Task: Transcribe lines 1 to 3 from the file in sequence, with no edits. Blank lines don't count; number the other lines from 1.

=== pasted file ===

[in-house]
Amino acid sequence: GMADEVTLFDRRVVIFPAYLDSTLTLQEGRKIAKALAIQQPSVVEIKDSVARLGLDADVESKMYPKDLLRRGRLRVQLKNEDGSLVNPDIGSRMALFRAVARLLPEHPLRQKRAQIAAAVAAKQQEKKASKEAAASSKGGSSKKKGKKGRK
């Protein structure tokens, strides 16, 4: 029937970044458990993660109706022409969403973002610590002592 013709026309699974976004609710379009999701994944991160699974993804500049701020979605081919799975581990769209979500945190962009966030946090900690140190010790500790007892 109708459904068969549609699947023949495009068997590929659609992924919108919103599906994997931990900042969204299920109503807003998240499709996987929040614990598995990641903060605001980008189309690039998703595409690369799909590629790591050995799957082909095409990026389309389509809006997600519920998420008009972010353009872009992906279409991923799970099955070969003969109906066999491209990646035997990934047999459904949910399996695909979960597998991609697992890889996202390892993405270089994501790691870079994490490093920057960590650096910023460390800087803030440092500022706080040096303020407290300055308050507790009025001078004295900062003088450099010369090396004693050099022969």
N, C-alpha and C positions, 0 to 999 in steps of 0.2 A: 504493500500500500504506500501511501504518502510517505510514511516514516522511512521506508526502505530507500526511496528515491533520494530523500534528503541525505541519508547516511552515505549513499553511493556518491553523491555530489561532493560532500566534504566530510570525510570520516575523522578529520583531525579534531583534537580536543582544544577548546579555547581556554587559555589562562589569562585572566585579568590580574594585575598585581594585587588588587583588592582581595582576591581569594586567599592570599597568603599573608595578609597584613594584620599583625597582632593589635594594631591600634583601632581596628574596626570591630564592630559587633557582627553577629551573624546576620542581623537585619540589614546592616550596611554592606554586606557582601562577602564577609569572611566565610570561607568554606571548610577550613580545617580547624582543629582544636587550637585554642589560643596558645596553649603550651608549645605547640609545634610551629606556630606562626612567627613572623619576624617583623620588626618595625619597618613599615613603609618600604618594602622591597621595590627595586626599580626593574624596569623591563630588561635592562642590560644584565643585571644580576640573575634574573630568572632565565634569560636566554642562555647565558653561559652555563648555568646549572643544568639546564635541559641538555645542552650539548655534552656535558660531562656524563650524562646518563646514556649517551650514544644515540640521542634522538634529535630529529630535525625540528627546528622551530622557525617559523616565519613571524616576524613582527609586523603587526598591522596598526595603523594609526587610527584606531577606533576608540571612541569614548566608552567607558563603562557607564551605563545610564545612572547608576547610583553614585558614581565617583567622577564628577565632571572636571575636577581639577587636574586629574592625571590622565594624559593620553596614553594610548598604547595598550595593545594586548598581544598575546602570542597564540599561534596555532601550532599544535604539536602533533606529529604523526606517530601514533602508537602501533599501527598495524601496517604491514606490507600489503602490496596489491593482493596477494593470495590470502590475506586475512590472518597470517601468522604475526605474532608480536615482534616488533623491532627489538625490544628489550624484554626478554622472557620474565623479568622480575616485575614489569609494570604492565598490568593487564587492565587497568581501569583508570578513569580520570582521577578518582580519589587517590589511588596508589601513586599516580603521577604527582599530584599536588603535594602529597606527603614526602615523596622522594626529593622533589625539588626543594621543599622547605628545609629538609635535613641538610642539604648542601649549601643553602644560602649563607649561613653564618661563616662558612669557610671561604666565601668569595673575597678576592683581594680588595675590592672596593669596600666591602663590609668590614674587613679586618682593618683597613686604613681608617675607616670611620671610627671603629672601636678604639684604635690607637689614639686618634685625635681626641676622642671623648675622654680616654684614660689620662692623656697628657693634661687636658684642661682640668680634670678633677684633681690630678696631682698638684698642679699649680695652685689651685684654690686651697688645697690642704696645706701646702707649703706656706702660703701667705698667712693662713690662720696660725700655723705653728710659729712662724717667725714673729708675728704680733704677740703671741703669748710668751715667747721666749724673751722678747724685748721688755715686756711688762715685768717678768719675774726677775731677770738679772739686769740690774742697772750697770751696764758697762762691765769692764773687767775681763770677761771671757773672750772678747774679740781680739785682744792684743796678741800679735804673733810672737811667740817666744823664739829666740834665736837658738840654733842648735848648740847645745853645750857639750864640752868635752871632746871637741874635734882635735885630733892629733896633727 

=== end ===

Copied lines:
[in-house]
Amino acid sequence: GMADEVTLFDRRVVIFPAYLDSTLTLQEGRKIAKALAIQQPSVVEIKDSVARLGLDADVESKMYPKDLLRRGRLRVQLKNEDGSLVNPDIGSRMALFRAVARLLPEHPLRQKRAQIAAAVAAKQQEKKASKEAAASSKGGSSKKKGKKGRK
């Protein structure tokens, strides 16, 4: 029937970044458990993660109706022409969403973002610590002592 013709026309699974976004609710379009999701994944991160699974993804500049701020979605081919799975581990769209979500945190962009966030946090900690140190010790500790007892 109708459904068969549609699947023949495009068997590929659609992924919108919103599906994997931990900042969204299920109503807003998240499709996987929040614990598995990641903060605001980008189309690039998703595409690369799909590629790591050995799957082909095409990026389309389509809006997600519920998420008009972010353009872009992906279409991923799970099955070969003969109906066999491209990646035997990934047999459904949910399996695909979960597998991609697992890889996202390892993405270089994501790691870079994490490093920057960590650096910023460390800087803030440092500022706080040096303020407290300055308050507790009025001078004295900062003088450099010369090396004693050099022969």